"Maka and the Impossible" is a Polynesian children's story which I wrote based on my own experience as a Polynesian American.
The message is universal in that it's a parable of Ambition. Maka is a little rock, and he decides to travel up a hill. The problem is that rocks are not mobile - no legs nor arms.
Starting with that problem, I chronicle his impossible journey up a hill.
Similarly, I know what it's like to decide to travel up the career ladder in California. After spending many years working and going to school, I've made progress in a field that I don't see too many of my peers: Law. That's right, I'm in law school :-) I know for sure that I'm standing on the shoulders of giants - my family - who empowered me to move forward. So I am grateful.
Like Maka, my journey towards becoming an attorney was not easy. Many would say that my dream was Impossible because I did not have the financial resources to pay for law school nor the mentors from whom to model myself.
Yet, all it took was Initiative. By continuing to believe in myself and putting in the work towards higher education, I gravitated towards the right people who answered my questions. Although I didn't have Samoan or Tongan attorneys from whom to follow, I reached out of our community and asked Latino attorney mentors for assistance - who were happy to answer my questions, and direct me towards scholarships.
My children's story character - Maka - has traveled much further than I. But I look forward to catching up with his greatness in my near future.
To read my Polynesian children's story, "Maka and the Impossible", you can purchase a hard copy on Amazon.com.
For the ebook version, go to Lulu.com.
Wish me luck! The journey continues.
Welcome to my blog, Ruby's Daydreams. My name is Ruby, and I'm a Polynesian writer and artist from San Francisco.
Having been born and raised in the bay area, I am very Californian. Many of my favorite artists, writers, comedians, are American.
At the same time, my parents' pacific cultures retain a strong influence on me. My Samoan dad and my Tongan mother (who has Fijian heritage) raised me to practice pacific values for community support, family responsibilities, and church. So while I was born and raised in the American diaspora, the diaspora is Not all I know.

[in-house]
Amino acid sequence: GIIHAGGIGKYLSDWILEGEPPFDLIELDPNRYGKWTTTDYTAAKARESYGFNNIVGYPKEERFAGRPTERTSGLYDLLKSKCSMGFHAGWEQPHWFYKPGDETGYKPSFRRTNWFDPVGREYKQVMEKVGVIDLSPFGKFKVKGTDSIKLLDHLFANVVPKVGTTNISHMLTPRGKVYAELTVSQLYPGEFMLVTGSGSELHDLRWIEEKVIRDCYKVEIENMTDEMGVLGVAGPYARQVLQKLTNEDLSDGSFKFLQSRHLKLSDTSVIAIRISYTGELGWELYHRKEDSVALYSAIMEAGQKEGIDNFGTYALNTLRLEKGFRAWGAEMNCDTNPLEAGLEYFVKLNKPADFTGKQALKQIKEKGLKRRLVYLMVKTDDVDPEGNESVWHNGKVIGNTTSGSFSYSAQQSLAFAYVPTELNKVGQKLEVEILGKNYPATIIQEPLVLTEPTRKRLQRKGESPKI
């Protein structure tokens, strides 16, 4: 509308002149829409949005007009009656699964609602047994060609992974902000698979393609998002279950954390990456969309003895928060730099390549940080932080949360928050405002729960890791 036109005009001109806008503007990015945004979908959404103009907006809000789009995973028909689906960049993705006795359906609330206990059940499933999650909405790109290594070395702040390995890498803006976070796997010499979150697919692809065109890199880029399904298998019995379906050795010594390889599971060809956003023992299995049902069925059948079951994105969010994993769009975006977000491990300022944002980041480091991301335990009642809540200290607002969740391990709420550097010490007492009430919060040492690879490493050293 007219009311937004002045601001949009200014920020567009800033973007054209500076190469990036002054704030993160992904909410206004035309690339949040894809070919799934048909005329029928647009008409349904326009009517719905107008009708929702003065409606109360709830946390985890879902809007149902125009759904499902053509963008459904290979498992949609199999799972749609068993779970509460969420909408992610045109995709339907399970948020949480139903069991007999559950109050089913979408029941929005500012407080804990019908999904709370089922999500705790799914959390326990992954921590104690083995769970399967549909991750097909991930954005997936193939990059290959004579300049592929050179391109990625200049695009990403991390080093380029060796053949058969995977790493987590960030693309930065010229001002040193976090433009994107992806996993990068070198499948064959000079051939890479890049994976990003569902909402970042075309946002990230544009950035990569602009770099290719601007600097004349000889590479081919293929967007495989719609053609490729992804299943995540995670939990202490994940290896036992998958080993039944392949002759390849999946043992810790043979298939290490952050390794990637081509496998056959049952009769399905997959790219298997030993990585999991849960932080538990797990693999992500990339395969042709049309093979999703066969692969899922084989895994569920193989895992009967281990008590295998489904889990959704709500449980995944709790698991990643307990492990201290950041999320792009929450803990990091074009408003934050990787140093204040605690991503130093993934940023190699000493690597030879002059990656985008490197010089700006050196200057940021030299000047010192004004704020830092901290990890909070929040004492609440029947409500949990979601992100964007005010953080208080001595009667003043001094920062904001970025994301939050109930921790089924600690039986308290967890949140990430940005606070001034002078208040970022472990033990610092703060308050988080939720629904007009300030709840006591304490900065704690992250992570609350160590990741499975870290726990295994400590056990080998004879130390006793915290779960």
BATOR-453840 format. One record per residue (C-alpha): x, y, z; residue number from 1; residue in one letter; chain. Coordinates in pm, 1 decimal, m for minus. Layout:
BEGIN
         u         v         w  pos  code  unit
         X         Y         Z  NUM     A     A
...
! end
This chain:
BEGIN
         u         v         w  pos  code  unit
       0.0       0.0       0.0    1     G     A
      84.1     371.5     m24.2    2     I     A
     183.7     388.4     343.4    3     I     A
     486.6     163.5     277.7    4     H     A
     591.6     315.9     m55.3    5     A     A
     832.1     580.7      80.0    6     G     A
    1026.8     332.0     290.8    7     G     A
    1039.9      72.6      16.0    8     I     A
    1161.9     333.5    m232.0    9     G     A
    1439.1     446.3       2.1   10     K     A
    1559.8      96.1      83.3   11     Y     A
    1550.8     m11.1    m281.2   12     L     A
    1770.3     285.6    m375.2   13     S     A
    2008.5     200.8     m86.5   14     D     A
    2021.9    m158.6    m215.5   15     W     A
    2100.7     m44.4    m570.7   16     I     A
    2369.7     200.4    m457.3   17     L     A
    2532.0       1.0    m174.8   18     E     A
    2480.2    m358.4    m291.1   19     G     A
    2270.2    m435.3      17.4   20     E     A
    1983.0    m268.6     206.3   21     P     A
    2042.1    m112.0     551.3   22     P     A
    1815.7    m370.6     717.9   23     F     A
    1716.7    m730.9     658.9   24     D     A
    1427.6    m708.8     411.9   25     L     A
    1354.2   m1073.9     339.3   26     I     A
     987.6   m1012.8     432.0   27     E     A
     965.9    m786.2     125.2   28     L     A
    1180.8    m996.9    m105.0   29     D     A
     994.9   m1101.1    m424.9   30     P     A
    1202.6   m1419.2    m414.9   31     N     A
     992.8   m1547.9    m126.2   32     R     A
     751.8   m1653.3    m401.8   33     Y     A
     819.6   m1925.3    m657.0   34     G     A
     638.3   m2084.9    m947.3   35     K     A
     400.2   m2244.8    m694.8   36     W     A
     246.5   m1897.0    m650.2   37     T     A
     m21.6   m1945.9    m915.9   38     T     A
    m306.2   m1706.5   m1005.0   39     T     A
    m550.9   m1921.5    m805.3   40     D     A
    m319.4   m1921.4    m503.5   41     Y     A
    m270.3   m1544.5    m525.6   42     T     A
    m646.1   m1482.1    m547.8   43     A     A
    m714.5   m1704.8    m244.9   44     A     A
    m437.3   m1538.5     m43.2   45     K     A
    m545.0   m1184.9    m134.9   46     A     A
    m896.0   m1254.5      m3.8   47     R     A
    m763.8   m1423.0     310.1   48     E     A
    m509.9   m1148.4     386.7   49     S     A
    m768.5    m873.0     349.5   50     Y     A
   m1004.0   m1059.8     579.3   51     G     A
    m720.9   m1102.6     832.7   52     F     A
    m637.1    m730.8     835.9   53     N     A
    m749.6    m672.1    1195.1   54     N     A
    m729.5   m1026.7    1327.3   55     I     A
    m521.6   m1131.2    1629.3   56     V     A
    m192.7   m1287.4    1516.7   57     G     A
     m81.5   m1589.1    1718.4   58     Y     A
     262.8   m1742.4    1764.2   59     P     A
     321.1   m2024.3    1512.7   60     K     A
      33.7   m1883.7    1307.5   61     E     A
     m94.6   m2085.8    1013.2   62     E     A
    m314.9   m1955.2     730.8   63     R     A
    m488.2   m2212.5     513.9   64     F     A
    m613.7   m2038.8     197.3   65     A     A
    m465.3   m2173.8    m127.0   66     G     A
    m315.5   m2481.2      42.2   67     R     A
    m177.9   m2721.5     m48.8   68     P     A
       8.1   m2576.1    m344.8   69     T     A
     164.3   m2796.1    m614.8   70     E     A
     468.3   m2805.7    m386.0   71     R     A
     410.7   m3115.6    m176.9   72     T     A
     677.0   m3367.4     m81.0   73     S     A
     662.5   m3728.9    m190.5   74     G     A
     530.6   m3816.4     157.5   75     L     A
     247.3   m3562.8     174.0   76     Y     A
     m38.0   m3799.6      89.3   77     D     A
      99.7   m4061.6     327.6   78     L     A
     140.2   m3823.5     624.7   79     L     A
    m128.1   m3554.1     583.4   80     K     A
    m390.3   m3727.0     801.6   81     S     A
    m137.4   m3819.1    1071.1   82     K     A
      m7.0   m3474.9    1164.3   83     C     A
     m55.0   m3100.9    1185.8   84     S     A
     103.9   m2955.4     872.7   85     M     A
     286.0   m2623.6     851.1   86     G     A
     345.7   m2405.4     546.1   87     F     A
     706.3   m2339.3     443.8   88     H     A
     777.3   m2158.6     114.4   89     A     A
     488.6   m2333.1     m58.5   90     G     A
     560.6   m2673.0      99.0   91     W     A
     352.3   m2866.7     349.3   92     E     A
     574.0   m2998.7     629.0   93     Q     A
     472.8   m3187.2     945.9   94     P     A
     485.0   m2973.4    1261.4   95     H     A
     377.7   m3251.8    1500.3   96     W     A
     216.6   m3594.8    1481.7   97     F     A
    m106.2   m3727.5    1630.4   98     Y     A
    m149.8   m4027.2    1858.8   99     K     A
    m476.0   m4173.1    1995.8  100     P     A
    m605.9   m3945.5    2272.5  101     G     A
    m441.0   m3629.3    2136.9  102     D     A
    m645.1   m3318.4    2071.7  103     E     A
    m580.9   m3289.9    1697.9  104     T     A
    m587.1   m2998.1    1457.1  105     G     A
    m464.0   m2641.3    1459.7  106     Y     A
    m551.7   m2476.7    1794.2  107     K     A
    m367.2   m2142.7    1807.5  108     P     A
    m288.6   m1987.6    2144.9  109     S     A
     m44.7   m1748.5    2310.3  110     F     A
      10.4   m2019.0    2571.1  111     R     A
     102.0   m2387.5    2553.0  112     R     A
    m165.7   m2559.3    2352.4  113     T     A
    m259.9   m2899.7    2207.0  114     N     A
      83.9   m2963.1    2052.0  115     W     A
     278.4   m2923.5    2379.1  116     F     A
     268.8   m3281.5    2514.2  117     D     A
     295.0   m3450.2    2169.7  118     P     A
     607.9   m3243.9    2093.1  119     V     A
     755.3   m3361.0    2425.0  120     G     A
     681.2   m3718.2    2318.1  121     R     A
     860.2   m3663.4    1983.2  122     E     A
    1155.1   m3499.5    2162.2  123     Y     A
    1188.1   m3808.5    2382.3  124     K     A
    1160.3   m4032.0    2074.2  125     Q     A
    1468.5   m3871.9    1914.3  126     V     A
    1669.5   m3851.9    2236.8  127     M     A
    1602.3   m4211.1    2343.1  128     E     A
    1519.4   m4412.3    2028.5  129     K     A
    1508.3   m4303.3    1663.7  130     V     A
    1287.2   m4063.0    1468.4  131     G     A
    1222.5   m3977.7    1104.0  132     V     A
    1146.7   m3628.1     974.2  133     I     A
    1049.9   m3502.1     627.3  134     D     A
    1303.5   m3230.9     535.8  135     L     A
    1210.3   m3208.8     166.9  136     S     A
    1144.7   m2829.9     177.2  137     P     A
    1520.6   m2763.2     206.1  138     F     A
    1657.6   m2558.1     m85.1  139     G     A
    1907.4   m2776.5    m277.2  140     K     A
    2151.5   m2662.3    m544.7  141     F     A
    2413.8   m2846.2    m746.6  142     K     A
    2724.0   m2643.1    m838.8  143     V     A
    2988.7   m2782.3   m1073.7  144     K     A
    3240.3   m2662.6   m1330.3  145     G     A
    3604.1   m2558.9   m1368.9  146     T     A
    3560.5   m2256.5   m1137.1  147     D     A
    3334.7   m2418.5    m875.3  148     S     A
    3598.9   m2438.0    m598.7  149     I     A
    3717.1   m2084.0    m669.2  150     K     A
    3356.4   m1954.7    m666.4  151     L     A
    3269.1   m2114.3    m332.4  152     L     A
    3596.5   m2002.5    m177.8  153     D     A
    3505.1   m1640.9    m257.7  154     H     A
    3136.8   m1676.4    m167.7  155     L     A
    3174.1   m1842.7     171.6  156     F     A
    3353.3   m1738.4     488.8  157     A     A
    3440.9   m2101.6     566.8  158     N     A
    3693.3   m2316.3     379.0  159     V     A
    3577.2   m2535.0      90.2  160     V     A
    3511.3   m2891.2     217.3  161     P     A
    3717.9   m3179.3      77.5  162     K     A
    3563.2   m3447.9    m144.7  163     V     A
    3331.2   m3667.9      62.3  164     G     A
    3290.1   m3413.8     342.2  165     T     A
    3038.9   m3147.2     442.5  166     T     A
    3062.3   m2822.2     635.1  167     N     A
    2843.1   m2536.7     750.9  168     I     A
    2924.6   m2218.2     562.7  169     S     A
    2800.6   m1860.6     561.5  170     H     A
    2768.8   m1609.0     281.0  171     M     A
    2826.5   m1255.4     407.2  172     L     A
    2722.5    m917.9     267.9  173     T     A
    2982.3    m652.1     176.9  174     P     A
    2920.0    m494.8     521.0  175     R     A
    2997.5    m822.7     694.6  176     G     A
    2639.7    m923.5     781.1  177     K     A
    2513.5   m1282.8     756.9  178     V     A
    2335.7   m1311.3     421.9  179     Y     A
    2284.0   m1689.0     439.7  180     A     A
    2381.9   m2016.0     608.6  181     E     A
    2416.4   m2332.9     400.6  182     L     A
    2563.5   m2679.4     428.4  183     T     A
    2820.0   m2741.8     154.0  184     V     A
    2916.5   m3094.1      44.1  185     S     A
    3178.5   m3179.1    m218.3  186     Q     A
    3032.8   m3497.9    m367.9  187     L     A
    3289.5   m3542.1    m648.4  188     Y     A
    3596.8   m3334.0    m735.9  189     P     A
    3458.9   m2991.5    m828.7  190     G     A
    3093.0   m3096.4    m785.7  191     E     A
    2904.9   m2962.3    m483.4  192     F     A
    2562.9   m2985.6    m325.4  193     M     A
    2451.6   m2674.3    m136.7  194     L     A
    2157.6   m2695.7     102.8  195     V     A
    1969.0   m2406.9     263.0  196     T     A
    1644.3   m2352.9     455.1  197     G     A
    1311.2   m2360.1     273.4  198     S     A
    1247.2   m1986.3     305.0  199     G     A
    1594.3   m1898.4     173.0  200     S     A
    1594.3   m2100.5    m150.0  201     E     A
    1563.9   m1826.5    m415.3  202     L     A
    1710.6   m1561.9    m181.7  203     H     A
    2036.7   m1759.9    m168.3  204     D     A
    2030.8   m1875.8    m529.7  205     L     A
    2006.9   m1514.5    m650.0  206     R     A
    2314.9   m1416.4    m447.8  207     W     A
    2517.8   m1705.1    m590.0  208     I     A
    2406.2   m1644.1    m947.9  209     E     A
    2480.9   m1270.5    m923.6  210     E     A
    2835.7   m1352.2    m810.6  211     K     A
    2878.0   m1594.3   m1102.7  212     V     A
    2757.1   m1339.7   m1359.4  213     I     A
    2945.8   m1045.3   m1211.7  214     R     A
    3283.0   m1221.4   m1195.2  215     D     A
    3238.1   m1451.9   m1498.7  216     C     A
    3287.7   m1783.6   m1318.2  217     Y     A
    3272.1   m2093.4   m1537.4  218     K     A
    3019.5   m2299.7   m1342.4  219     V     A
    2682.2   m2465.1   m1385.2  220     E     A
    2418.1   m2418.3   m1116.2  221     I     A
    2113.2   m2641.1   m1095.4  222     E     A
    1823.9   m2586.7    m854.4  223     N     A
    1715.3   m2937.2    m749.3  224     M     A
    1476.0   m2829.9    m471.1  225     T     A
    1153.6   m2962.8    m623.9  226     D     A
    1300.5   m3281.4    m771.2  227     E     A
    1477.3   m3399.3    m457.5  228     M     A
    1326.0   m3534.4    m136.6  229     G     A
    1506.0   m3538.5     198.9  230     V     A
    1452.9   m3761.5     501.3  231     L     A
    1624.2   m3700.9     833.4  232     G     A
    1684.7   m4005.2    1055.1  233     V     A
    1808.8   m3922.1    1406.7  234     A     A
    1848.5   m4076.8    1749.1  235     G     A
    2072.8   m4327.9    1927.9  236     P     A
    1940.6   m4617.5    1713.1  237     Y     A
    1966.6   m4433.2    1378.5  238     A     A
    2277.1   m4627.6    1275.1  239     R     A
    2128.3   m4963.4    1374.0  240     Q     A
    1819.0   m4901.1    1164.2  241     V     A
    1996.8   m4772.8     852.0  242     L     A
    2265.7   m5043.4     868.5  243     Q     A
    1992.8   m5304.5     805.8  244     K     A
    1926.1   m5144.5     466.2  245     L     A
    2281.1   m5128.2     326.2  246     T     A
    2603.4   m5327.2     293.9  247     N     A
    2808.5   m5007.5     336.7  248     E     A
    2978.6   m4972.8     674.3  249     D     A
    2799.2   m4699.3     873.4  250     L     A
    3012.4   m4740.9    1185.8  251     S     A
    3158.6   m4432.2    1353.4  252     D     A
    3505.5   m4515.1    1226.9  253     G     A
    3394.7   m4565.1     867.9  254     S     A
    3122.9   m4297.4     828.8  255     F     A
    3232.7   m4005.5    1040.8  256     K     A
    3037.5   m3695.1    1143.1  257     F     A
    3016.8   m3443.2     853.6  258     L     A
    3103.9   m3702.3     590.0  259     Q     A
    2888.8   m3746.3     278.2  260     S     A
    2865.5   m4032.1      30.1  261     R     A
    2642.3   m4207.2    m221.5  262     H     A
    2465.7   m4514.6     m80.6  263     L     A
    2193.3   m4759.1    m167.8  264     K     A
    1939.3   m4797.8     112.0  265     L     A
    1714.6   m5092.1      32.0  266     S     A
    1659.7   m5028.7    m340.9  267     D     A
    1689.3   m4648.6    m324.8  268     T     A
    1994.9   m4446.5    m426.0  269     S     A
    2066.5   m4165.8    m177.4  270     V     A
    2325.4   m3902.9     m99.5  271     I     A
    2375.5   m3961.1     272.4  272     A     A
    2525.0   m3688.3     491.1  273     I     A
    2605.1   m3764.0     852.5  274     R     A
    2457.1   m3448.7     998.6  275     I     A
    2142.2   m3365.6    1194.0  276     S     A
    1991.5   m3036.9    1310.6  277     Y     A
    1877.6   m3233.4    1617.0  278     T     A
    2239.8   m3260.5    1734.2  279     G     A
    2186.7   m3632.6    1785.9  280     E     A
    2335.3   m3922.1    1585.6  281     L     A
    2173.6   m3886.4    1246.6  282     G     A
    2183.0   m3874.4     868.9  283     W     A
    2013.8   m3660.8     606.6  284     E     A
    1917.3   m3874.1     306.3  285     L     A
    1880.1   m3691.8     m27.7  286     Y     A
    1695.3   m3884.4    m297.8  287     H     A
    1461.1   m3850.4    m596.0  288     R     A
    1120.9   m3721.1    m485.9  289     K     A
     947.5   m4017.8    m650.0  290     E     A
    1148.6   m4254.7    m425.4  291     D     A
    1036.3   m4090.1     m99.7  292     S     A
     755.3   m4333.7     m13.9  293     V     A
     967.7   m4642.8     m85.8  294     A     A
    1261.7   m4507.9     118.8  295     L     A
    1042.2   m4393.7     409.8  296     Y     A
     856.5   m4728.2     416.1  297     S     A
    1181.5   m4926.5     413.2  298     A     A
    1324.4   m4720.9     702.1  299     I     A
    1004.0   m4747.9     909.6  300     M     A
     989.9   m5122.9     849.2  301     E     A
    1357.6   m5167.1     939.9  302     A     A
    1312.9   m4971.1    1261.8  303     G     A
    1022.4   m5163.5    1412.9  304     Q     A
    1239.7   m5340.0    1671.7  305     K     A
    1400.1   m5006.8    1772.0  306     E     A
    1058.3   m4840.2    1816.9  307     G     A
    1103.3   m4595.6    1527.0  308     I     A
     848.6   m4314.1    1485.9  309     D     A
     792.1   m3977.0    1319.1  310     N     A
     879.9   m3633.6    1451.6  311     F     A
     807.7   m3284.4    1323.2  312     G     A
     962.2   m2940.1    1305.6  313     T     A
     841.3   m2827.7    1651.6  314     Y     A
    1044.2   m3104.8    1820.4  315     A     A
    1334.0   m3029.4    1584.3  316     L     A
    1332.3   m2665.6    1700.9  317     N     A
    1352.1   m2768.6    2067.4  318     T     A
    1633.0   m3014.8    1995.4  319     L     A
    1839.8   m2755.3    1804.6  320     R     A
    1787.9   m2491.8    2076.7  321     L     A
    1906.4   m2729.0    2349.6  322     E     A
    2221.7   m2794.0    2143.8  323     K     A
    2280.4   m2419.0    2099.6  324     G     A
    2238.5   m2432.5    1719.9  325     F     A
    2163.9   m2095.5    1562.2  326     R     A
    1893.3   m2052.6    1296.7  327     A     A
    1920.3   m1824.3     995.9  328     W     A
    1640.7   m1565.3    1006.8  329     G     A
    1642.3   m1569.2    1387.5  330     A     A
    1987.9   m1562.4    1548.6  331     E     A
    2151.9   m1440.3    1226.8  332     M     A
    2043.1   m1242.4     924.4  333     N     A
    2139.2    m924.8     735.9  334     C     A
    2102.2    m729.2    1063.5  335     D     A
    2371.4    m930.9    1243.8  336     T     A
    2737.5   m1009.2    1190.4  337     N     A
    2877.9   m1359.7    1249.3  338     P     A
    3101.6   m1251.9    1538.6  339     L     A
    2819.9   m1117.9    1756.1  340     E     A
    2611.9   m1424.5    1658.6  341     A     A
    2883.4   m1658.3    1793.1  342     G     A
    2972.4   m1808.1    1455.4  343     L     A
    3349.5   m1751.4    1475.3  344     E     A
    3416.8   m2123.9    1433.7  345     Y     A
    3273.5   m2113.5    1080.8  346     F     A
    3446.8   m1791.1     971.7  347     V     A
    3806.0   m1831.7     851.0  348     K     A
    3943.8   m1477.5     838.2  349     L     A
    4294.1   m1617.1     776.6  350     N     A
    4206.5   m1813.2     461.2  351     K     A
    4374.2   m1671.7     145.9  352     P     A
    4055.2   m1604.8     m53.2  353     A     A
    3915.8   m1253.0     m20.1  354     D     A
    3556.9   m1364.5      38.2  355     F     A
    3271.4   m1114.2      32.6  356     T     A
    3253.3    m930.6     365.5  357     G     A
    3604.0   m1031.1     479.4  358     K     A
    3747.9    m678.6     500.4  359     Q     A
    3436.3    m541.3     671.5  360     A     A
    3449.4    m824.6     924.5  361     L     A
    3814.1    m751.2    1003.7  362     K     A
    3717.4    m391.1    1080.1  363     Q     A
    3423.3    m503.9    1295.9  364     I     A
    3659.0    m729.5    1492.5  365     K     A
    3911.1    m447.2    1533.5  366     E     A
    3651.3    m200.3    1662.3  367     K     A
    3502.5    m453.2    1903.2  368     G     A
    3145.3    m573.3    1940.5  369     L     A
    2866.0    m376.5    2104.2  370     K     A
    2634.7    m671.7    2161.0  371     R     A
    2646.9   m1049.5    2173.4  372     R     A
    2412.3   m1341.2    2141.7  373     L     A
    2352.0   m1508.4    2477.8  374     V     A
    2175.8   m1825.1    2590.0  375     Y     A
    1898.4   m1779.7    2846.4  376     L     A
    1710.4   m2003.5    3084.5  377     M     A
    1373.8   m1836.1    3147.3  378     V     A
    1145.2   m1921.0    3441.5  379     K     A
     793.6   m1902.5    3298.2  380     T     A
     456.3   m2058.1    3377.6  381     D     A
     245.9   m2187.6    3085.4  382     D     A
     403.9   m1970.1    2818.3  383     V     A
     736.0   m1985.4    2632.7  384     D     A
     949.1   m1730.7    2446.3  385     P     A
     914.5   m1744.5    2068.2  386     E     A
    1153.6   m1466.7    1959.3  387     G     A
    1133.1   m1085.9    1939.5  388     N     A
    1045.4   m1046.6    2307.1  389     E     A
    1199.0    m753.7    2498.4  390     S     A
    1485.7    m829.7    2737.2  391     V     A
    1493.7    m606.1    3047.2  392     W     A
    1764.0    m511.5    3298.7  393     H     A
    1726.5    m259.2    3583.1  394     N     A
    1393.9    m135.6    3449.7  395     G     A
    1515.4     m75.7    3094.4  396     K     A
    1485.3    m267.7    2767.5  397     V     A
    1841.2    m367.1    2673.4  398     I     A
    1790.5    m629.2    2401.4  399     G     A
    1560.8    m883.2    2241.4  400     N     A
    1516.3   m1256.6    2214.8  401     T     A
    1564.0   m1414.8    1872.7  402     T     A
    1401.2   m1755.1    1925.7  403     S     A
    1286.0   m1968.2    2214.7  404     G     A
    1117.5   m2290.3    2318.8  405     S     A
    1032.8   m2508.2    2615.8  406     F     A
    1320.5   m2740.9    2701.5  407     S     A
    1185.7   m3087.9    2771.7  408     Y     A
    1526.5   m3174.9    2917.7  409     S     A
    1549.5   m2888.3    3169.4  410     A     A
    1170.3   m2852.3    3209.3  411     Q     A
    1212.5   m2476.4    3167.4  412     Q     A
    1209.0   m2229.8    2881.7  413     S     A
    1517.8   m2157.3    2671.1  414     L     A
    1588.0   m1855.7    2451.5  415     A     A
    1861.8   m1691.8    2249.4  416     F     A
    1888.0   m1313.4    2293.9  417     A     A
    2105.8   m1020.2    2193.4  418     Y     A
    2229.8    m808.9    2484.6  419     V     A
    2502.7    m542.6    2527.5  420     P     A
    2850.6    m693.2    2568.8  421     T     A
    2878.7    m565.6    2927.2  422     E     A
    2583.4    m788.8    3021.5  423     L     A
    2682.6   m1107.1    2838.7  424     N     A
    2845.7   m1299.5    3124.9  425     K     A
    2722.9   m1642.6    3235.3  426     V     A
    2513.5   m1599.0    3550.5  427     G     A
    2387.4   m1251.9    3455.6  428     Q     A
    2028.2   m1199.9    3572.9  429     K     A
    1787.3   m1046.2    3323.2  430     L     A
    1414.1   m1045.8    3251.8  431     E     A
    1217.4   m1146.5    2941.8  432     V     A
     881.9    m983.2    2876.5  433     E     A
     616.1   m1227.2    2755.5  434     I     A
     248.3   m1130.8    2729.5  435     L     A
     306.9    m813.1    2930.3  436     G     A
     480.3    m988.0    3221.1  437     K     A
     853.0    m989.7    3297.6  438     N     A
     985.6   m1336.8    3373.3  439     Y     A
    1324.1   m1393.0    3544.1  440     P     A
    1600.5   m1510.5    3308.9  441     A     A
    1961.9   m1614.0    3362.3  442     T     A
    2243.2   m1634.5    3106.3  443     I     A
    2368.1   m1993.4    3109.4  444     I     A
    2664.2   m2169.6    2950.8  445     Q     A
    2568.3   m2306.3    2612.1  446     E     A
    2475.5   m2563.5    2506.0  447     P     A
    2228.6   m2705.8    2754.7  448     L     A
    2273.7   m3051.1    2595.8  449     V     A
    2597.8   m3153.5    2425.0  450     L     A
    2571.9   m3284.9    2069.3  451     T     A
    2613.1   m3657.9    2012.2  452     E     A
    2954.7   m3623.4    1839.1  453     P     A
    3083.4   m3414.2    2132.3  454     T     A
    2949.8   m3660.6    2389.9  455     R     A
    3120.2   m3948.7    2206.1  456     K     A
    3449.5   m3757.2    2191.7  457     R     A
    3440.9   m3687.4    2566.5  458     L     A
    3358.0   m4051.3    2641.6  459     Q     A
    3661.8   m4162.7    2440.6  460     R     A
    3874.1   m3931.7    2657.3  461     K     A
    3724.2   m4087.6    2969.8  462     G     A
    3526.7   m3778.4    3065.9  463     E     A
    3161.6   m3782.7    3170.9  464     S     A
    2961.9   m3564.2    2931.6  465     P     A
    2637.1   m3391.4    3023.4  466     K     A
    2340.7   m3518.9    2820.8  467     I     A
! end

You can see the influence of both American and Islander cultures in my art and writing:
My first collection of paintings (windows) has a lot of water, beach, ocean, tropical flavors. Three of those paintings are based on San Francisco.
The second collection of paintings (smiles) were based on faces. Some of those faces are American celebrities.
I tend to write Parables that I repackage as children stories because I like discussing life lessons and illustrating them in simple forms.
My first original children story (Maka and the Impossible) is based on my Polynesian American experience in higher education. It's kind of American Dream meets The Alchemist. It's a parable of Ambition. The character, "Maka", traveled further than I have, but I hope to catch up with his big dreaming.
The second original children story (The Offputting Duckling) was influenced by my hometown of San Francisco. It's a parable of Nonconformity. I took the old story of The Ugly Duckling, and asked the question: What if the duckling never grew up to become beautiful? What if the ugly duckling stayed ugly? This train of thought leads to self-celebration, self-acceptance, and self-love. Some of us blossom on the outside (like the swan character in the original story of the ugly duckling), and some of us blossom on the inside (which I think is a more beautiful story to explore).
I use my writing and art to talk about experiences from a Polynesian American perspective.